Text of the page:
Bringing Backstage Onstage
Imagine, if we saw social media more like an artist’s studio or cafe and less like a marketing channel?
While walking through the exhibit, Building: Inside Studio Gang Architects at the Arts Institute Chicago last November, I felt like I was seeing into the private design space of the architect.
Last July, Google threw an office party. But this being Google — the third largest company in the world as of January — it wasn't really a standard ice-cream-cake-and-canned-beer office party. The event was luau-themed, so the company hired staff to dig big holes in its Mountain View campus' lawn and fit spits inside for the purposes of roasting pigs, according to people who were there. There were tables full of food and drinks scattered around. Also on offer: a sophisticated wave machine so employees could try their hands at surfing — miles away from the ocean.
Ode to Miami
Three years ago, I and a group of friends started to dream up what a lot of people considered impossible: a festival that would bring poetry to all 2.6 million residents of Greater Miami.
At that time, Miami’s cultural scene was exploding. Art Basel was in full force, and we wanted to do a festival that was the opposite of the “pipe-and-blazer” readings that most people associate with poetry. We wanted to do a festival that reflected Miami’s diversity and personality.
10 Ways Silicon Valley Culture Can Reinvent Advertising
One year into building our agency, Enso Collaborative, we’ve learned a lot from our clients in Silicon Valley--and a lot of what we’ve learned is antithetical to the traditional advertising agency model and culture. We’ve come to believe if advertising agencies followed the culture and approach of Silicon Valley, then agencies, brands, and people would benefit, so we decided to share what we’re learning.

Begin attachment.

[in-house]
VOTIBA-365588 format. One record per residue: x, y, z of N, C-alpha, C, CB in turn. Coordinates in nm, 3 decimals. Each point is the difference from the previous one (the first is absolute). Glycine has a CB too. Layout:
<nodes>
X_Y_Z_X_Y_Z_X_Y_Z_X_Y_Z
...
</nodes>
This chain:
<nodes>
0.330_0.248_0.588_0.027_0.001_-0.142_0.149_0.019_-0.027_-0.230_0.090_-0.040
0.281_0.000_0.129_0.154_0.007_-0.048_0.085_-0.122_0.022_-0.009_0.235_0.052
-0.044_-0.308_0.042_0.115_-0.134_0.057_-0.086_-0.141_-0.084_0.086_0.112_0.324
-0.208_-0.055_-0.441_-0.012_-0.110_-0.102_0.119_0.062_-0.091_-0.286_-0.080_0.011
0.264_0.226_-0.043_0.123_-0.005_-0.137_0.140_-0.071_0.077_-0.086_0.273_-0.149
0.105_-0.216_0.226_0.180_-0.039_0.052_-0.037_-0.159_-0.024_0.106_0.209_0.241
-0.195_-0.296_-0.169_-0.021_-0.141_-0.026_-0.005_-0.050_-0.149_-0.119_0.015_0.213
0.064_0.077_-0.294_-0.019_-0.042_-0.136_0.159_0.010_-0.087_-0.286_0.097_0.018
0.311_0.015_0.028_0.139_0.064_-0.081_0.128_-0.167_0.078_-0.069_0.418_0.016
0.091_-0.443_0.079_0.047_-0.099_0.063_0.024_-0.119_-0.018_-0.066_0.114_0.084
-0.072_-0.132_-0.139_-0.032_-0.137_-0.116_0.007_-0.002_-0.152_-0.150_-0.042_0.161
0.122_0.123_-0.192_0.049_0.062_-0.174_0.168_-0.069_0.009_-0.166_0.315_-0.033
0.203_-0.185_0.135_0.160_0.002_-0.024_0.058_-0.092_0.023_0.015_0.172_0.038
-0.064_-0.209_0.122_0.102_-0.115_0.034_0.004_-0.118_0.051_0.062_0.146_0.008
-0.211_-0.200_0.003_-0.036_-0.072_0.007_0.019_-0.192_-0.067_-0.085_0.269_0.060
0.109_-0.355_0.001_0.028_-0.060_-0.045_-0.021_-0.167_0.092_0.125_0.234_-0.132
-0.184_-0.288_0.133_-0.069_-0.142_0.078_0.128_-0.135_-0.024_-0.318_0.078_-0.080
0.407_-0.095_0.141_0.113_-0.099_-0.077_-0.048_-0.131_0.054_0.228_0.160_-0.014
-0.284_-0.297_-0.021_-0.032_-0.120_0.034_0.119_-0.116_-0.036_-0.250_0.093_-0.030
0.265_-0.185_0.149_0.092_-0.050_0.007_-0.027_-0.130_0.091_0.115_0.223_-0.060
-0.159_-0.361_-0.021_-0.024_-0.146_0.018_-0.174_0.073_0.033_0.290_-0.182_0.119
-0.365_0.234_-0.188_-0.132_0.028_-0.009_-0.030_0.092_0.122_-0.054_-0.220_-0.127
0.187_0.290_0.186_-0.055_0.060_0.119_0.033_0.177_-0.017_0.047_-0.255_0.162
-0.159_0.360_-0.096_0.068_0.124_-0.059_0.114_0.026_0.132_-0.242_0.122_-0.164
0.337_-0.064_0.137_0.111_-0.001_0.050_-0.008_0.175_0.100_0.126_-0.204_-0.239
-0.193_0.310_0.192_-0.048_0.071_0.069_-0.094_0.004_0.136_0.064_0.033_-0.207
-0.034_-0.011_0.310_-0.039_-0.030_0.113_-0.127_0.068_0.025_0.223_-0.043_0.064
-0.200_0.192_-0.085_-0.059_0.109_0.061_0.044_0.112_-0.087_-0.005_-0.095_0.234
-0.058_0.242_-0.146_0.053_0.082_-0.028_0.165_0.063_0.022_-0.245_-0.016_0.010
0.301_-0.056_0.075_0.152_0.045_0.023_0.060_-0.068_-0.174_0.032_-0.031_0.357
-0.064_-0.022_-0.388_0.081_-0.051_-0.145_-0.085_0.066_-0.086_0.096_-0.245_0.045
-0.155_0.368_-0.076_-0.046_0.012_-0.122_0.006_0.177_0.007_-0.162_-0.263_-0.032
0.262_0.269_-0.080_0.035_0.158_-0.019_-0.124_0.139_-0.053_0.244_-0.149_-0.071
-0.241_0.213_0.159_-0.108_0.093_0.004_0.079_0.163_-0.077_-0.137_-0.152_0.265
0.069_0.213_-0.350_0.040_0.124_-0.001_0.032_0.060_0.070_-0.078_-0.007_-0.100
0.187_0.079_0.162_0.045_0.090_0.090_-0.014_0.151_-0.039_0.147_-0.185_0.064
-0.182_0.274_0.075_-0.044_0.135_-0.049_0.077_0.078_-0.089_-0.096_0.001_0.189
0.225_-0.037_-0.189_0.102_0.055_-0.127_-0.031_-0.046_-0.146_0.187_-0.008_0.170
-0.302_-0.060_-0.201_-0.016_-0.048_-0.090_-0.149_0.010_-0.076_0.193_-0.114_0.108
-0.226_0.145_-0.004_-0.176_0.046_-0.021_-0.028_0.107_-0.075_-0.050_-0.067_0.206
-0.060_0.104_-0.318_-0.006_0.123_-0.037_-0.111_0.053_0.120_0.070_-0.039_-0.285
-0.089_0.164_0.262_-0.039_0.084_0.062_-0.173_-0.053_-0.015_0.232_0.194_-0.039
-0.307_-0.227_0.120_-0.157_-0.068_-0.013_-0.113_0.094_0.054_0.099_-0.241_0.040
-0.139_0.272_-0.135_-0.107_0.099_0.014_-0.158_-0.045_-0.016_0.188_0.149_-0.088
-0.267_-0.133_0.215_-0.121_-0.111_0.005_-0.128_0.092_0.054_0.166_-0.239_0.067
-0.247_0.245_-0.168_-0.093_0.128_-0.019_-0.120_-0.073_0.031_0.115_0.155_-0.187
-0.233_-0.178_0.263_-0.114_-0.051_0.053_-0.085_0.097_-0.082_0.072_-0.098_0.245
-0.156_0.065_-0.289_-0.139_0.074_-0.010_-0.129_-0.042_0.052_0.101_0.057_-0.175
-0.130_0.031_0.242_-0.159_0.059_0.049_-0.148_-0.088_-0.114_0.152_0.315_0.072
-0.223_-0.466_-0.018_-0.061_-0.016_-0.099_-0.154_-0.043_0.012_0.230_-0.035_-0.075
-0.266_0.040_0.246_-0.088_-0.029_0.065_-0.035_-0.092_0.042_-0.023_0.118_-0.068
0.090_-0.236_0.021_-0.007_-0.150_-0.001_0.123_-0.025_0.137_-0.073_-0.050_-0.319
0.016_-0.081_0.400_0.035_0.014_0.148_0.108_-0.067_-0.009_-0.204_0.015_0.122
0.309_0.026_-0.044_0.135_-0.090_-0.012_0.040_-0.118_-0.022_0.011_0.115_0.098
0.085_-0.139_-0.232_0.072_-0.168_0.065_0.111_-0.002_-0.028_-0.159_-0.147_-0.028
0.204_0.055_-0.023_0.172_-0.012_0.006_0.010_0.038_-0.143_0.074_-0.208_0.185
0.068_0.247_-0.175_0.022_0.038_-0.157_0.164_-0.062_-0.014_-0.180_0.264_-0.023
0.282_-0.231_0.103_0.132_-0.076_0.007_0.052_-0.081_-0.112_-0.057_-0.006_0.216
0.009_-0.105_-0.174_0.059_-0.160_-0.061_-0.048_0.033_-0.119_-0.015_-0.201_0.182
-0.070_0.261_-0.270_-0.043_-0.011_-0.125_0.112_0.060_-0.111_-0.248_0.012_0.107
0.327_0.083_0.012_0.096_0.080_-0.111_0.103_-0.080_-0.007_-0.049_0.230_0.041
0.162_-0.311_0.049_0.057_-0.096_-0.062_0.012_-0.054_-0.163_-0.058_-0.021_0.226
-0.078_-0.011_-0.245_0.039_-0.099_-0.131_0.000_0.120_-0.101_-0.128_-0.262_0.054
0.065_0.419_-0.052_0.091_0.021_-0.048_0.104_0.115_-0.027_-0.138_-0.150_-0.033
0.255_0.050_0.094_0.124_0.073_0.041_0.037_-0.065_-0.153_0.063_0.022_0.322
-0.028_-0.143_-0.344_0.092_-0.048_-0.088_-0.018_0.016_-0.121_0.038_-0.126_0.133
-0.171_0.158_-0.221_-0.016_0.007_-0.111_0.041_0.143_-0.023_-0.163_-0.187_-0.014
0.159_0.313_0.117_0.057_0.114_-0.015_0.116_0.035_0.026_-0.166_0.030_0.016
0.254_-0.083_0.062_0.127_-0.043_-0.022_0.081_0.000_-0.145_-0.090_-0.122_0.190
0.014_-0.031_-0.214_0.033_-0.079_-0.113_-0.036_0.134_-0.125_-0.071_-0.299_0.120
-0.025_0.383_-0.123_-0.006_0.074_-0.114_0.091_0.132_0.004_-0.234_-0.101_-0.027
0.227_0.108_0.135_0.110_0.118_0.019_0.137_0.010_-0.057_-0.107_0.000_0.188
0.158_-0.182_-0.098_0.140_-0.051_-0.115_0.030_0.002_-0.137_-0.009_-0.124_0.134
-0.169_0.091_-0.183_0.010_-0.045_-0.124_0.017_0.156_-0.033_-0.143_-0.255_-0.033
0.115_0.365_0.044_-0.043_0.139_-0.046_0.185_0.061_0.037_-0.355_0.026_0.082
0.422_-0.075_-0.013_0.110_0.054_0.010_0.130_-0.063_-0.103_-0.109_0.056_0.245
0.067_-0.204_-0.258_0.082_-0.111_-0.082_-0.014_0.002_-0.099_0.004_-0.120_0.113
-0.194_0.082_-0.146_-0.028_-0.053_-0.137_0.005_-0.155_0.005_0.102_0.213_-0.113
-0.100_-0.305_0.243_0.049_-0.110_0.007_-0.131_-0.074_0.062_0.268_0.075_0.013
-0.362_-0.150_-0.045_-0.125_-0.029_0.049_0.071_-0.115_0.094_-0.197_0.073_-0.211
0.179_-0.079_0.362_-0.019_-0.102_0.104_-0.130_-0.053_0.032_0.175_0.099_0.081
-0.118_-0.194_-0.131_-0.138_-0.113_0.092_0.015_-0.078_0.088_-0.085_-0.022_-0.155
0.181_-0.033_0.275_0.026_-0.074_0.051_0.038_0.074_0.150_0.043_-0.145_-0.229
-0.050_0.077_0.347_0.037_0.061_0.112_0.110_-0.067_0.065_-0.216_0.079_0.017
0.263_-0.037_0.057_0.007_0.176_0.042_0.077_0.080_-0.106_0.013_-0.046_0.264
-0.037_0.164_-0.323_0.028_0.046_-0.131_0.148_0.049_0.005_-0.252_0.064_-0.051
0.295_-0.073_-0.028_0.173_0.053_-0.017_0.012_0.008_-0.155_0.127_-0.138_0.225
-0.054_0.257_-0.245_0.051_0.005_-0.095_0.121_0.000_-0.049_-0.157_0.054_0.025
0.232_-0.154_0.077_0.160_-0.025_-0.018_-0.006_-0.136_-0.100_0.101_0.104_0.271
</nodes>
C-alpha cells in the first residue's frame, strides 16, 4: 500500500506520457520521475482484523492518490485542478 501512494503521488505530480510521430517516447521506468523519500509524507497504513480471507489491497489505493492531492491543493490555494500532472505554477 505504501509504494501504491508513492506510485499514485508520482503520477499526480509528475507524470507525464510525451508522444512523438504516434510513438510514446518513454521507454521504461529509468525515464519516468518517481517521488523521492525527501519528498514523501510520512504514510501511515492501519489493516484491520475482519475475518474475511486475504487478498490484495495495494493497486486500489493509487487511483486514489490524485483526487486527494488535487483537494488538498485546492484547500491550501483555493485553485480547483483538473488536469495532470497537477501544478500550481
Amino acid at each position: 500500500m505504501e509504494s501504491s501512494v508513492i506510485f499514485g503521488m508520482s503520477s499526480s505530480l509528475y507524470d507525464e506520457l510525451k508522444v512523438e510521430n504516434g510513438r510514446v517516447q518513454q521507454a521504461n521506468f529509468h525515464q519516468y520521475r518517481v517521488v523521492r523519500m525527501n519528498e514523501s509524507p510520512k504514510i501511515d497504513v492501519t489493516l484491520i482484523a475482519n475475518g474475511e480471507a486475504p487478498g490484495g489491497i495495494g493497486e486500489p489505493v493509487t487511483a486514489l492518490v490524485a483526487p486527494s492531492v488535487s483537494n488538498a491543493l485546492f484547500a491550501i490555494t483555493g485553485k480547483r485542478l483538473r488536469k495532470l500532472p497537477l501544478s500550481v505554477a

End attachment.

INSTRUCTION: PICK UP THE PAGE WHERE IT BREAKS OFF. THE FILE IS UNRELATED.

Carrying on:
We’ve identified several key shifts. Among them:
Turning Big Data into Smart Data
If nature abhors a vacuum, the business world adores a buzzword. And for the past few years, data--specifically big data--has been among the most buzzy. That’s been especially true since the 2012 election in which President Obama’s campaign made waves for its surgical use of data in winning a second term.
1,000 Volunteers Get Hands-On with Art Making
As Urs Fischer stood inside the Geffen Contemporary last month preparing for his big MOCA survey, the museum's much-discussed financial troubles did not seem to be weighing on him.
"I don't care about any of that; I care about art," said the beefy 39-year-old artist in jeans and a long-sleeve black T-shirt, with assorted tattoos snaking up his arms. And he noted that his show has not been shortchanged because of any budget crunch. "Putting on a sculpture show always takes a lot of effort, but we didn't have to compromise much. Whatever compromise was needed, we found a solution."
A Transitional Decade
The leadership of the Metropolitan Opera recently announced that they were lowering most of their ticket prices for next season. At the same time, they announced that it is now clear that their highly successful movie theater broadcasts are cannibalizing ticket sales for their live performances. Neither development is surprising; when movie theater tickets for an opera performance are $25 and seats in the Met for the same performance are $380, audiences are going to change their attendance habits.